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Oct 25, 2020

New Receiver Will Boost Interplanetary Communication

Posted by in categories: robotics/AI, space

If humans want to travel about the solar system, they’ll need to be able to communicate. As we look forward to crewed missions to the Moon and Mars, communication technology will pose a challenge we haven’t faced since the 1970s.

We communicate with robotic missions through radio signals. It requires a network of large radio antennas to do this. Spacecraft have relatively weak receivers, so you need to beam a strong radio signal to them. They also transmit relatively weak signals back. You need a large sensitive radio dish to capture the reply. For spacecraft beyond the orbit of Earth, this is done through the Deep Space Network (DSN), which is a collection of radio telescopes custom designed for the job.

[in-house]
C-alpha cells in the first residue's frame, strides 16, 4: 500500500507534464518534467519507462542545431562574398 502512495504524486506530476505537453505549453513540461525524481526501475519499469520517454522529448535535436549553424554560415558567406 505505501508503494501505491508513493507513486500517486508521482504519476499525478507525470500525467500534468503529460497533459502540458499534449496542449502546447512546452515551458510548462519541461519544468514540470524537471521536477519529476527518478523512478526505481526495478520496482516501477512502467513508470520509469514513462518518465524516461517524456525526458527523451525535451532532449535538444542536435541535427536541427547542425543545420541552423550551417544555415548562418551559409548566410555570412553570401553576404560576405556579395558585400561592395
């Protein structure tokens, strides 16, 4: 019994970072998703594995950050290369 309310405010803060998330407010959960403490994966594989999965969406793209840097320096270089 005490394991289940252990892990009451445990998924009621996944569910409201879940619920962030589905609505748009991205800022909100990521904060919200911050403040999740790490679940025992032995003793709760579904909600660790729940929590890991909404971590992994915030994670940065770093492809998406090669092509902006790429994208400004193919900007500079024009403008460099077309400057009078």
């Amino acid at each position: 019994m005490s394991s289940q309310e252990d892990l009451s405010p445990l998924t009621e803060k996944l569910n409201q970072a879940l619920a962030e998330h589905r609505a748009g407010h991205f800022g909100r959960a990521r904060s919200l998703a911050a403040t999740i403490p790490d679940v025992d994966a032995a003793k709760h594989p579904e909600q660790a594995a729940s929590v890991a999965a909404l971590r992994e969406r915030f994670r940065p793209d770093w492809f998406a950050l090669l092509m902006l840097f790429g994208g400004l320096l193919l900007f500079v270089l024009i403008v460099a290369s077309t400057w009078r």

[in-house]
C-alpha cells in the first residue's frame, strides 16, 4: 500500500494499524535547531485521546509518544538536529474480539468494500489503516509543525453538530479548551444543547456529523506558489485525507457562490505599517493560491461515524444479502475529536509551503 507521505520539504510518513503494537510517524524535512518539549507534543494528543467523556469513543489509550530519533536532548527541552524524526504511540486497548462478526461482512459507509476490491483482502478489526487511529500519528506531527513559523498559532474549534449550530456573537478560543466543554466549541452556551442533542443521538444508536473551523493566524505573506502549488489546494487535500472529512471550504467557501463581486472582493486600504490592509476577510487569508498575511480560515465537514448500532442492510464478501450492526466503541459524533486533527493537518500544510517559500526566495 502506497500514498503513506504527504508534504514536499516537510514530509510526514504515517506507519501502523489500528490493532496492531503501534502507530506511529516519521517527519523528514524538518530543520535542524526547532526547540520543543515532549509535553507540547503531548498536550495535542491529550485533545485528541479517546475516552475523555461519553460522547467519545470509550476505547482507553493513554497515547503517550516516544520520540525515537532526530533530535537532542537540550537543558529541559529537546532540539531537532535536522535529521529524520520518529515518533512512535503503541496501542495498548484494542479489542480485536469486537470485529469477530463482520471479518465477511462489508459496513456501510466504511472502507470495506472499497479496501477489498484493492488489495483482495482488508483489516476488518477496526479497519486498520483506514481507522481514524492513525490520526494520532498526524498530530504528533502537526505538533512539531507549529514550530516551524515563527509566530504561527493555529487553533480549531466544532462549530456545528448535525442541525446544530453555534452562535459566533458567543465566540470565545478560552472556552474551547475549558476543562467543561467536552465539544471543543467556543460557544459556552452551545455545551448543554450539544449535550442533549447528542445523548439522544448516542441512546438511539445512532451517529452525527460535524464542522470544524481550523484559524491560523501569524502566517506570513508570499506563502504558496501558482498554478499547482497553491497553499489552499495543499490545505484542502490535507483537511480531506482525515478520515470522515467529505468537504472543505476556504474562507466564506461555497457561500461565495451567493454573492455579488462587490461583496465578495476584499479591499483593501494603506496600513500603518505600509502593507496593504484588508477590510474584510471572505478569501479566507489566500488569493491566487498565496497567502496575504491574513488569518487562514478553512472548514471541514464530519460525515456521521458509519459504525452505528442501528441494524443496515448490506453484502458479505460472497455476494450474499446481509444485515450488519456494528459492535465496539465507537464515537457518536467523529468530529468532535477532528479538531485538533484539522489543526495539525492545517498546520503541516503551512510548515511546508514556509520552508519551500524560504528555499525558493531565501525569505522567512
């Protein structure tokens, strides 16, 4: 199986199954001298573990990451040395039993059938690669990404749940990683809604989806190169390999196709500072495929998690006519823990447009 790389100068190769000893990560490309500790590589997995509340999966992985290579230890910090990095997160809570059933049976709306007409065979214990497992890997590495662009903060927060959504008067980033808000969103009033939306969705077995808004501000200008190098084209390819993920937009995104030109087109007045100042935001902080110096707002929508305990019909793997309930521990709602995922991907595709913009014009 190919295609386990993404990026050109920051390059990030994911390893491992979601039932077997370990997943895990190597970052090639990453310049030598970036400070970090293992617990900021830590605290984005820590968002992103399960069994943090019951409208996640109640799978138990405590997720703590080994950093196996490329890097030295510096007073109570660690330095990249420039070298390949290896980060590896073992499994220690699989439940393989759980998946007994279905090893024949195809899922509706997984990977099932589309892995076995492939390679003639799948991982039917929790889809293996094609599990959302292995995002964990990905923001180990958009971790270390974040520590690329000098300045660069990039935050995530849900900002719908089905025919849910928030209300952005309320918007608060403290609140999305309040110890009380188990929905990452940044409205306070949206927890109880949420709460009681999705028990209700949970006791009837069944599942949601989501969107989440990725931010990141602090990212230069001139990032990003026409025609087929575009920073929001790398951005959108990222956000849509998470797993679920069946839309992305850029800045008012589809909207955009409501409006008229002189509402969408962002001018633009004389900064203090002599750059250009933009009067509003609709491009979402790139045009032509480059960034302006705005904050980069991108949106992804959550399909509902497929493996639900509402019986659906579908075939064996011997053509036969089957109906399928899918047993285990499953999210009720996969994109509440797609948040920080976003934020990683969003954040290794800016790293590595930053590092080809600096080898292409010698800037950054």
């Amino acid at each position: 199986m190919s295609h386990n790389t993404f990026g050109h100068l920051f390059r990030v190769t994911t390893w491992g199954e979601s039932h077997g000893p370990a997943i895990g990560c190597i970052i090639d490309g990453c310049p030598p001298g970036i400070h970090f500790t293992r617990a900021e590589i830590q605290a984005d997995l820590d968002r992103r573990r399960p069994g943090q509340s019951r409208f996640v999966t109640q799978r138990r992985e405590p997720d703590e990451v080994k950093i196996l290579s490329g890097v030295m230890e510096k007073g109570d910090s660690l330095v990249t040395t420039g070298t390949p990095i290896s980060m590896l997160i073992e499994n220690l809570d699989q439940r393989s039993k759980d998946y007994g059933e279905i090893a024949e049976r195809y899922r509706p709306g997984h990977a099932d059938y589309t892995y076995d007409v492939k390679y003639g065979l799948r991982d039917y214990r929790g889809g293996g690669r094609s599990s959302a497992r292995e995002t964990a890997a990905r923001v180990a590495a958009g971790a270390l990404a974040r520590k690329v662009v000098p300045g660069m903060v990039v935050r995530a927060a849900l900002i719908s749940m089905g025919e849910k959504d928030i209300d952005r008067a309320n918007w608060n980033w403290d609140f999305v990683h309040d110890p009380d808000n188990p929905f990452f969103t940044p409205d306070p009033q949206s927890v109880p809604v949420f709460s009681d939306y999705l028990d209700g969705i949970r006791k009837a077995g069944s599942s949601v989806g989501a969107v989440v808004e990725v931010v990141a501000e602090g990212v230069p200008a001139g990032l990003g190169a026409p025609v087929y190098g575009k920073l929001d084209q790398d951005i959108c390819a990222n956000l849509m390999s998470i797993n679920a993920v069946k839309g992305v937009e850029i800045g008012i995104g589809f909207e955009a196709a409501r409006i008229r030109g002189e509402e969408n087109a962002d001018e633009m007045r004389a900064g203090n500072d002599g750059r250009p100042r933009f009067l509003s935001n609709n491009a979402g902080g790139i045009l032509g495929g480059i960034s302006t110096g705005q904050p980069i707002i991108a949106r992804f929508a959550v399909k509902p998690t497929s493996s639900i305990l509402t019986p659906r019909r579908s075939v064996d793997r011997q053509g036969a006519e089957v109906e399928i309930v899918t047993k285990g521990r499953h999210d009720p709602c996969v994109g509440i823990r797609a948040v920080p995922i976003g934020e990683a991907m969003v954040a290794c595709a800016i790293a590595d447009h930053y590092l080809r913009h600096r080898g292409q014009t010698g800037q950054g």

The only major crewed mission we currently have is the International Space Station (ISS). Since the ISS orbits only about 400 kilometers above the Earth, it’s relatively easy to send radio signals back and forth. But as humans travel deeper into space, we’ll require a Deep Space Network far more powerful than the current one. The DSN is already being pushed to its data limits, given the large number of active missions. Human missions would require orders of magnitude more bandwidth.

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